Last week marked the first time Apple unveiled two new iPhones at the same time at their September iPhone event. Analysts have been weighing in on Apple releasing a low-cost iPhone for a numbers of years now. With the unveiling of the new iPhone 5C, it looks as if analyst will continue to wait.
The ‘C’ in 5C does not stand for cheap
Apple’s much anticipated low-cost iPhone 5C that was unveiled last week is anything but cheap. Although it will sell for only $99 on a 2-year contract, the unsubsidized price (contract free) is set for a very high $549. Analyst believed that the device would sell for around the $400 price mark in order to better penetrate into China and other emerging markets where Android continues to dominate.
When the iPhone 5C finally lands in China later this month, Chinese consumers will not even see that $549 price point. Apple insiders in China have the new iPhone 5C selling for $733 unlocked. The same sources also have Apple’s newest flagship device selling for only $100 more. The difference in power, features and specifications is well worth the $100 upgrade (at least to me it is).
The 4S stays and the 5 goes away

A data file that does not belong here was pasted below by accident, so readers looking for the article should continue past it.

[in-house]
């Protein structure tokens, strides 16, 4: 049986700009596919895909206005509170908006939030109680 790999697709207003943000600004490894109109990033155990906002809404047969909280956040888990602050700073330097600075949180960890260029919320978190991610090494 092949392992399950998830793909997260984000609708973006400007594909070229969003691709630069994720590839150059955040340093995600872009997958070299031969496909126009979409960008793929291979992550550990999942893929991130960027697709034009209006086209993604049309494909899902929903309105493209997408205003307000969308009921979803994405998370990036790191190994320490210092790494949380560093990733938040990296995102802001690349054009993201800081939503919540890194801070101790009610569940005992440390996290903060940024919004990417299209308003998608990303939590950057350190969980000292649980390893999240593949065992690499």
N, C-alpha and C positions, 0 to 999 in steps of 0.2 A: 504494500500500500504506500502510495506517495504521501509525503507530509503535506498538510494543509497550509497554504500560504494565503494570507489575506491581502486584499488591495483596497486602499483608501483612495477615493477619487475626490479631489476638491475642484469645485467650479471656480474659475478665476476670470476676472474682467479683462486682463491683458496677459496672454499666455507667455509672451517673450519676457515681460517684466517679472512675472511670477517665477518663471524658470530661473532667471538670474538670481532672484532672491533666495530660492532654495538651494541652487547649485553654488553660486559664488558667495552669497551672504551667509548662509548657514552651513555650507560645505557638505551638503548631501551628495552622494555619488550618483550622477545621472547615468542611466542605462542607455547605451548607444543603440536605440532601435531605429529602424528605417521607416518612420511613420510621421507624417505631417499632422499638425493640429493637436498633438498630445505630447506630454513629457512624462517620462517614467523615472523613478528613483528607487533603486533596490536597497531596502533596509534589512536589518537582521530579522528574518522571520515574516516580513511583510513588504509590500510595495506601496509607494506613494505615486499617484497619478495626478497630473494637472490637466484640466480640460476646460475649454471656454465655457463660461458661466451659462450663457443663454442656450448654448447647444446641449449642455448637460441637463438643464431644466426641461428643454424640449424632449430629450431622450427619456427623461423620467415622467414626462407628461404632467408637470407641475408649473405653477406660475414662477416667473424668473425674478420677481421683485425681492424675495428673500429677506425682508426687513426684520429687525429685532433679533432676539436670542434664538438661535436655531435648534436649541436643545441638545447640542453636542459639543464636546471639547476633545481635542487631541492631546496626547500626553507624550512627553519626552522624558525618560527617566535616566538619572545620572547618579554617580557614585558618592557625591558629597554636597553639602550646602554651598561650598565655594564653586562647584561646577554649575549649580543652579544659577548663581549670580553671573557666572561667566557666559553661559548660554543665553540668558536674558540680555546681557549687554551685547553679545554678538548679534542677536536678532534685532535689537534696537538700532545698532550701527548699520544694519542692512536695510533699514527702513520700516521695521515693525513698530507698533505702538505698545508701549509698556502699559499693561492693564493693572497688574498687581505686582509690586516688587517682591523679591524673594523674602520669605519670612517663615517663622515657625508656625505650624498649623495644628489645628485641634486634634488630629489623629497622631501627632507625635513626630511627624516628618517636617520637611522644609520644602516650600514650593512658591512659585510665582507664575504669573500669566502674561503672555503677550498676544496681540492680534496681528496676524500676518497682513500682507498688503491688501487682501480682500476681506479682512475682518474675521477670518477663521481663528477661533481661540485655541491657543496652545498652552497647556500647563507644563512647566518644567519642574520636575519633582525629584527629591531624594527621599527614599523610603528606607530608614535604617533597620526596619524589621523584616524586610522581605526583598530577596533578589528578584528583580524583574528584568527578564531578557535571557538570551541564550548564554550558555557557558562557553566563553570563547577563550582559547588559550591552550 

With the launch of the iPhone 5C even I thought that Apple would retire the older 4S, and make the 5C the new free option. This would have put the iPhone 5S, 5 and 5C all on the same 4″ screen while utilizing lightning port connectors over the older 30-pin port. Implementing the same screen size and connecting port just seemed like a typical Apple type move to me heading into the announcement.
The new iPhone 5C is just a dressed up iPhone 5, plain and simple. While a good deal of us may be scratching their heads on this move, it could actually make perfect sense for Apple. The iPhone 5C is made from plastic, unlike the all-aluminum iPhone 5, and it is probably cheaper for Apple to produce. Apple most likely never intended for the iPhone 5C to storm through China or the emerging markets just to gain market share. When it comes to China, Apple will look to push the higher-end gold iPhone 5S to Asian consumers at a premium price.
The 4S is Apples answer to emerging markets
At the end of the day Apple does have a phone they can sell in emerging markets with no problem at all. The 2-year-old iPhone 4S at $450 (unlocked) represents that sweet spot for first time smartphone consumers in these markets. The question is, do these consumers really want a 2-year old device? With increased competition from many Android manufactures, Apple will be banking on their brand and their ecosystem to outpace rivals.